Harvard Scientist Speculates about Ancient Astronauts as Surrogates for God, Asks If Their Existence Would Make Humanity More Moral and Responsible
Note: Due to a number of obligations I have this week, my blog posts are going to be briefer than usual several days this week. I hope you don’t mind too much.
Today I wanted to discuss a blog post on the Scientific American website by Abraham (Avi) Loeb, the chair of Harvard University’s astronomy department and a bunch of other impressive titles related to astrophysics. However, despite his extensive career, he is best known to the public for his 2018 claim that the anomalous interstellar object ‘Oumuamua could be a piece of alien technology. He wrote this weekend about the idea—so popular among ancient astronaut theorists—that advanced extraterrestrials would be indistinguishable from God. While he attributes the idea to a variation of Arthur C. Clarke’s third law (first proposed in 1973), regular readers will know that H. P. Lovecraft wrote stories about humans mistaking advanced space aliens for deities in the 1920s, and antecedents of the idea can be found in Theosophy decades before.
More specifically, Loeb is concerned that humanity may not be prepared to recognize the space rock ‘Oumuamua as a piece of extraterrestrial technology, even if it were one, much as early humans would only have understood an iPhone as a shiny rock due to their lack of a suitable frame of reference. This is of course the same argument Erich von Däniken made in Chariots of the Gods when he suggested that humans did not have the vocabulary to correctly understand the wheels seen in Ezekiel’s divine vision as a flying saucer, and Loeb’s thought experiment is basically the same as von Däniken’s in Chariots imagining how primitive aliens might interpret NASA astronauts. It is also almost exactly the inverse of the crazy claim made by Jacques Bergier in Extraterrestrial Visitations from Prehistoric Times to the Present (1970; English trans. 1973) when he alleged that he had correctly understood a fragment of meteoric iron known as Dr. Gurlt’s Cube as “data collectors of the same type as magnetic bands, but much more highly perfected.”
But as weird as it is to see a Harvard astrophysicist turning to the argument style of ancient astronaut theorists to speculate about ancient space alien technology, I was more concerned to see that Loeb doesn’t really seem to see the science as enough on its own. He repeatedly casts the questions of panspermia and interstellar colonization in moral terms. In one passage, he advocates for humanity “seeding” other planets with “life as we know it” to preserve “things we care about” from the destruction that nuclear weapons, climate change, etc. might bring about. That this pipe dream is a jeremiad about contemporary civilization rather than a plan for the future can be seen in the rather obvious fact that even if we did “seed” other planets, thanks to natural selection and the different environments found on even the most earthlike planets, whatever grows there over time will not be “things we care about,” unless you’re really hot for the four bases of DNA and some highly general biological principles. You can’t shoot seeds into space and get a planet of puppies and bunnies.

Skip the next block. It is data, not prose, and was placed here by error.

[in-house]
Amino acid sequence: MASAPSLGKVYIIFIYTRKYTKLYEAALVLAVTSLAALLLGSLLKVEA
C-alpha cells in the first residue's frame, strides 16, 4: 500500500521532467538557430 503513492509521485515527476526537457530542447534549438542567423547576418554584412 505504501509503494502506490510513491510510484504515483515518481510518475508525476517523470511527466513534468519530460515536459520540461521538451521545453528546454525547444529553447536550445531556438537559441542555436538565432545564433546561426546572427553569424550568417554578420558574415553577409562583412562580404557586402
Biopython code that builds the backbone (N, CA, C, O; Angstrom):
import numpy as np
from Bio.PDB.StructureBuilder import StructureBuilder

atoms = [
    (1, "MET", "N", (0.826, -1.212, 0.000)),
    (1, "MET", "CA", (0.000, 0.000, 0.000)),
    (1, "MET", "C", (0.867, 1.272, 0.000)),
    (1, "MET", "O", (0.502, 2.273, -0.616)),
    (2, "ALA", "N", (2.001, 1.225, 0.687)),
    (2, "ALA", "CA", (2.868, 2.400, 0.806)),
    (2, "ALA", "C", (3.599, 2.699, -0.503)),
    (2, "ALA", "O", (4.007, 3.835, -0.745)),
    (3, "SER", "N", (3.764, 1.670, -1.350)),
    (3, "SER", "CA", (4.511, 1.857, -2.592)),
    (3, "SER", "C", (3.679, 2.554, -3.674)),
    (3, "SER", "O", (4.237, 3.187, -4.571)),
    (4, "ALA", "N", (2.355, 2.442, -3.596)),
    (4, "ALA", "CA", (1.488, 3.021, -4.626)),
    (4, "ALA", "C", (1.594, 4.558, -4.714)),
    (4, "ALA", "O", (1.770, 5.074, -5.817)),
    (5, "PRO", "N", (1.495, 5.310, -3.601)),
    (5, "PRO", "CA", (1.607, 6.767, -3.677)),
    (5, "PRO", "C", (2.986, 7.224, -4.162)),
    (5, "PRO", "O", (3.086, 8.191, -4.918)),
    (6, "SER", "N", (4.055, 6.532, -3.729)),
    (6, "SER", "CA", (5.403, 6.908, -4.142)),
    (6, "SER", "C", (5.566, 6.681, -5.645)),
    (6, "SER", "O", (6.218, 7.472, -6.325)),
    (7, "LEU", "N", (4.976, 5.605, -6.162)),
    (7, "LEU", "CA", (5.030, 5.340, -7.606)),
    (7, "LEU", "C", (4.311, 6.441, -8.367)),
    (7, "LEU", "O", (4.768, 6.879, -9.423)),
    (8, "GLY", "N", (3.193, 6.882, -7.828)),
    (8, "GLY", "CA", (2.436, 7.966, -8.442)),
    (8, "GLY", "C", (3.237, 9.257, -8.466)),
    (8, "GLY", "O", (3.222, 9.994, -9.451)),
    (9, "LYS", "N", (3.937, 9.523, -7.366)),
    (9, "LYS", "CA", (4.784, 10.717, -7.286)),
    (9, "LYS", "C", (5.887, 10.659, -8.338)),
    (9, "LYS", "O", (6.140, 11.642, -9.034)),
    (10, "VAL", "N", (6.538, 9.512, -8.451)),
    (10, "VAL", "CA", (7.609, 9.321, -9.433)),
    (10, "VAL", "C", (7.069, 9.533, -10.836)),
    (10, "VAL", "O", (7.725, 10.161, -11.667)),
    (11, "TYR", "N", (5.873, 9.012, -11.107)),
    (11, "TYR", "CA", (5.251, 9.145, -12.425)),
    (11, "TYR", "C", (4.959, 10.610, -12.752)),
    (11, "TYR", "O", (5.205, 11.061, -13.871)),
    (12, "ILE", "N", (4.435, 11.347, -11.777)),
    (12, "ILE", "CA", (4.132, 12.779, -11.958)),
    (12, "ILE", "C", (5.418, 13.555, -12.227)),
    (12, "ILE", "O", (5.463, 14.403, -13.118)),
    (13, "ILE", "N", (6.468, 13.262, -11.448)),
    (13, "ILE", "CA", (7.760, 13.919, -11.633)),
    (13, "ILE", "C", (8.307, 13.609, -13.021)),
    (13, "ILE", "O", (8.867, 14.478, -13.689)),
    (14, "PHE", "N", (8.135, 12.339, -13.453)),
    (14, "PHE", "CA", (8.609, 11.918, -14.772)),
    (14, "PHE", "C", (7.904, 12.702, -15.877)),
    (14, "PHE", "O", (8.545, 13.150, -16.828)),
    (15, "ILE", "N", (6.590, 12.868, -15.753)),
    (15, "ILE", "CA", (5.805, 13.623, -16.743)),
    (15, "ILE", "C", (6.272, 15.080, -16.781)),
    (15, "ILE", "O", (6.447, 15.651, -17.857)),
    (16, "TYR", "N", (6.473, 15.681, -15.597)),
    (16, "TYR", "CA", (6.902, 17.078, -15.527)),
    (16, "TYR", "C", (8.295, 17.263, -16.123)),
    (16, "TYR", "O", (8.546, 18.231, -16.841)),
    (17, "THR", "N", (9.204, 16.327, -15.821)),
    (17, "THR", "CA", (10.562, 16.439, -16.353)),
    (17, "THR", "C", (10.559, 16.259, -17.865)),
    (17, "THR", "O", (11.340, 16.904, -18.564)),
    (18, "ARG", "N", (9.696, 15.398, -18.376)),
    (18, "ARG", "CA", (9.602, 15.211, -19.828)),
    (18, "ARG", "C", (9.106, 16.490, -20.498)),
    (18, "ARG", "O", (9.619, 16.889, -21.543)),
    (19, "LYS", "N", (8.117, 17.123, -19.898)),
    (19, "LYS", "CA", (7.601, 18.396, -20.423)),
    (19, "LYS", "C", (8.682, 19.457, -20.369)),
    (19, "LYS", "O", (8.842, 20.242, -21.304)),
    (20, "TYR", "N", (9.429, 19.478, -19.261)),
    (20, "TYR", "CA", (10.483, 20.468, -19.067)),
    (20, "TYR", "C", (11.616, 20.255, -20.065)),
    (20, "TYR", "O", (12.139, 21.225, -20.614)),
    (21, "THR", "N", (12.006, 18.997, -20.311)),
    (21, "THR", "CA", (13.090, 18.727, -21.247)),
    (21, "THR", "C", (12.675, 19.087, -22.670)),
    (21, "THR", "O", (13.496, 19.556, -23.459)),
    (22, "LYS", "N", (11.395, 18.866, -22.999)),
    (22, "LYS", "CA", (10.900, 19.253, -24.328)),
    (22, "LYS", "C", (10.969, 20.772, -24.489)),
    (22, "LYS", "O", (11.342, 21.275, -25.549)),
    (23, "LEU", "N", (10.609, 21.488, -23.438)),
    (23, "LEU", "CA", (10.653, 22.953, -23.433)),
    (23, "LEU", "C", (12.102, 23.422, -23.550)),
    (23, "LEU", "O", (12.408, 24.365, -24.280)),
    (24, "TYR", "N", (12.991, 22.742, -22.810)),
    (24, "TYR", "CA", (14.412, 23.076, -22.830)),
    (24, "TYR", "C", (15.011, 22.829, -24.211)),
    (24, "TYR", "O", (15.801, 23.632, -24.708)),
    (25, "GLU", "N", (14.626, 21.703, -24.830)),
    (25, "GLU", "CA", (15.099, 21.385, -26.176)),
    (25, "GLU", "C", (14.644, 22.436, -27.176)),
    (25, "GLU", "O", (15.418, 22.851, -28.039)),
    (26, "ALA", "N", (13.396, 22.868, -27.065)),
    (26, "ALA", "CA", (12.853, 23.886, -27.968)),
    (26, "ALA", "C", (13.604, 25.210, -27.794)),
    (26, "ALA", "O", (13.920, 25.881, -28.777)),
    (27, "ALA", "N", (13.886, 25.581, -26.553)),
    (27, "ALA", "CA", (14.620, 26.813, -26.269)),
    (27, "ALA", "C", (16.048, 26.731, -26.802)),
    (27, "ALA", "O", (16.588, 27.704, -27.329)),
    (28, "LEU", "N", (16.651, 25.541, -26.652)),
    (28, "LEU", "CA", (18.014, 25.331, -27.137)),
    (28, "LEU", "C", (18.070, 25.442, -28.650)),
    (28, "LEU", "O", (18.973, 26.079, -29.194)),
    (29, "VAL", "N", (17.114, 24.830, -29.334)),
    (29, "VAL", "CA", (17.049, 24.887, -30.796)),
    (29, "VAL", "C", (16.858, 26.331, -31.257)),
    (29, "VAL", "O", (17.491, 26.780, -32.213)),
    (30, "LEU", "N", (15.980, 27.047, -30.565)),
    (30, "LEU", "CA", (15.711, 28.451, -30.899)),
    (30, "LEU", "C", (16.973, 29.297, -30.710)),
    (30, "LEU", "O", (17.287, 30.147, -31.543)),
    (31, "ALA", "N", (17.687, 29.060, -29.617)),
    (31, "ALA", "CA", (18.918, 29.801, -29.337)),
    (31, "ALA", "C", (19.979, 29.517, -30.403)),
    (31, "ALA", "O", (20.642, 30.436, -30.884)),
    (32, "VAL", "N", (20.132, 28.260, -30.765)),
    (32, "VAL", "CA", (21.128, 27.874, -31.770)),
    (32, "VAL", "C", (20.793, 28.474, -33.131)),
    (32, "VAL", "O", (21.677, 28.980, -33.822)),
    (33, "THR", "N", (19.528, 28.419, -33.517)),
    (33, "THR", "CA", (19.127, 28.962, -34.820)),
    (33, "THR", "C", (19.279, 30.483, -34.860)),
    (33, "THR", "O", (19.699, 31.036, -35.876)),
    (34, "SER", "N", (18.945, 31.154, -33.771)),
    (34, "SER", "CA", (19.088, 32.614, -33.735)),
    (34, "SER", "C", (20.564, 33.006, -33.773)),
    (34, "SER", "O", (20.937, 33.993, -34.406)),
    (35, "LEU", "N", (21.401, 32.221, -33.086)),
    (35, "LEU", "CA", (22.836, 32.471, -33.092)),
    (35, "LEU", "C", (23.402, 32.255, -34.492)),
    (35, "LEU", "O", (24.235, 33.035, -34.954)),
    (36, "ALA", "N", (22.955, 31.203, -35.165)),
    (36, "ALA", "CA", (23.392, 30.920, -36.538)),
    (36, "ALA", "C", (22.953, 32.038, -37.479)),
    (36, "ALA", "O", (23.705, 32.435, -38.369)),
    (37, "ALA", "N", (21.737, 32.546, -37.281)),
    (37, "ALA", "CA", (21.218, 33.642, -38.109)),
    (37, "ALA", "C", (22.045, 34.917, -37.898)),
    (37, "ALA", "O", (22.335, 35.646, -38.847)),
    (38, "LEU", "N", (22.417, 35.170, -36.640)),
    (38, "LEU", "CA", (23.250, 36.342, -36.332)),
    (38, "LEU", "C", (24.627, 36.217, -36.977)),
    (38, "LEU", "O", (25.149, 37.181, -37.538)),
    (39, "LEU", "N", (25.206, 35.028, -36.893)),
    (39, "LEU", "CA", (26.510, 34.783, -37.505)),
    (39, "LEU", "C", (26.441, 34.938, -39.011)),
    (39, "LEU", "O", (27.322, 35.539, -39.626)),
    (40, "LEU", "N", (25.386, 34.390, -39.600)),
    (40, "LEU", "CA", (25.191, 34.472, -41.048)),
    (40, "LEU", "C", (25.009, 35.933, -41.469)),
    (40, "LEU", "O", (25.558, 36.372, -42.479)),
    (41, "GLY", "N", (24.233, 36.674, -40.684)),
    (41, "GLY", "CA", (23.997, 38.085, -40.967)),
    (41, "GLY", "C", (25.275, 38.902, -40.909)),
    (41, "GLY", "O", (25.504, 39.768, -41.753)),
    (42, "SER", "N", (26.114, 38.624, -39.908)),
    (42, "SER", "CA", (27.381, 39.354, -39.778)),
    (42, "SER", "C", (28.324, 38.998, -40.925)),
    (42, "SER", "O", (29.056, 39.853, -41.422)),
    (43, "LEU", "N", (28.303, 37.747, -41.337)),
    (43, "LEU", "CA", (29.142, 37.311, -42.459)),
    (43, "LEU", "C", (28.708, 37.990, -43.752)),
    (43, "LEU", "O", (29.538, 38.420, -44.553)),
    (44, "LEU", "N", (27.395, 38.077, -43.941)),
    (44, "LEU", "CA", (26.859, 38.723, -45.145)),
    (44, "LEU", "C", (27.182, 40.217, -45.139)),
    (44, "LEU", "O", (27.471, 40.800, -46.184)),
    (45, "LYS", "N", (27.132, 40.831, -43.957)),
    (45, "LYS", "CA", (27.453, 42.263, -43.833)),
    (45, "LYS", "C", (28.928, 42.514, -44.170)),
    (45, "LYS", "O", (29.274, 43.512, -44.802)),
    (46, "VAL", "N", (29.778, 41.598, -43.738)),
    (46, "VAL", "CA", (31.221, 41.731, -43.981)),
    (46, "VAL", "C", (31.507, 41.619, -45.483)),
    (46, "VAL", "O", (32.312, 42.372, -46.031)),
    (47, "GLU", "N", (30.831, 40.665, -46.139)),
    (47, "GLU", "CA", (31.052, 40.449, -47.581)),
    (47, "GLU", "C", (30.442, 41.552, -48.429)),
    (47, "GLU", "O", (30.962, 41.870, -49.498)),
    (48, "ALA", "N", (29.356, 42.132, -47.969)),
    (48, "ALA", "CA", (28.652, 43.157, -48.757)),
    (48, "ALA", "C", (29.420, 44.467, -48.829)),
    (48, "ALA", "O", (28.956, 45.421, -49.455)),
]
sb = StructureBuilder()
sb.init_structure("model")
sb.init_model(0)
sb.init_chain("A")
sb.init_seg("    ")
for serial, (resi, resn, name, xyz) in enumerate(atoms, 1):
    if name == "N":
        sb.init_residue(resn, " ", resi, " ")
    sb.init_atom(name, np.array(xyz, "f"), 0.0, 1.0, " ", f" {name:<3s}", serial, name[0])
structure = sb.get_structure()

But look at how he closes his post:
If life was seeded artificially on Earth, one may wonder whether the seeders are checking on the outcome. And if so, the fact that we have not heard from them may indicate that they are disappointed. The experiment may have failed, or we are simply too slow to mature. Well, this may not come as a surprise given the irresponsible way we behave sometimes. Perhaps if we only knew that someone is looking over our shoulders, we would do better. It is not too late for us to find out, by using the best telescopes at our disposal.
How would you know aliens are disappointed? Or that they could be? Maybe they are just dead. Or never existed in the first place. This isn’t science but morality. Loeb is openly stating that the aliens aren’t just indistinguishable from gods but a substitute for God. He seems to be projecting into the heavens a discontent he feels with the social and political challenges on the Earth, and is all but looking to recreate a disapproving Sky Father to provide a supernatural justification for the social and political changes that are not occurring by normal means.
Everyone knows scientists are human rather than purely rational robots, but it is weird to see the quasi-religious underpinnings of the search for aliens so openly acknowledged by someone who really ought to know better than to mix the facts about extraterrestrial life with an emotional longing for supernatural parental figures to solve humanity’s problems.
I am an author and researcher focusing on pop culture, science, and history. Bylines: New Republic, Esquire, Slate, etc. There's more about me in the About Jason tab.
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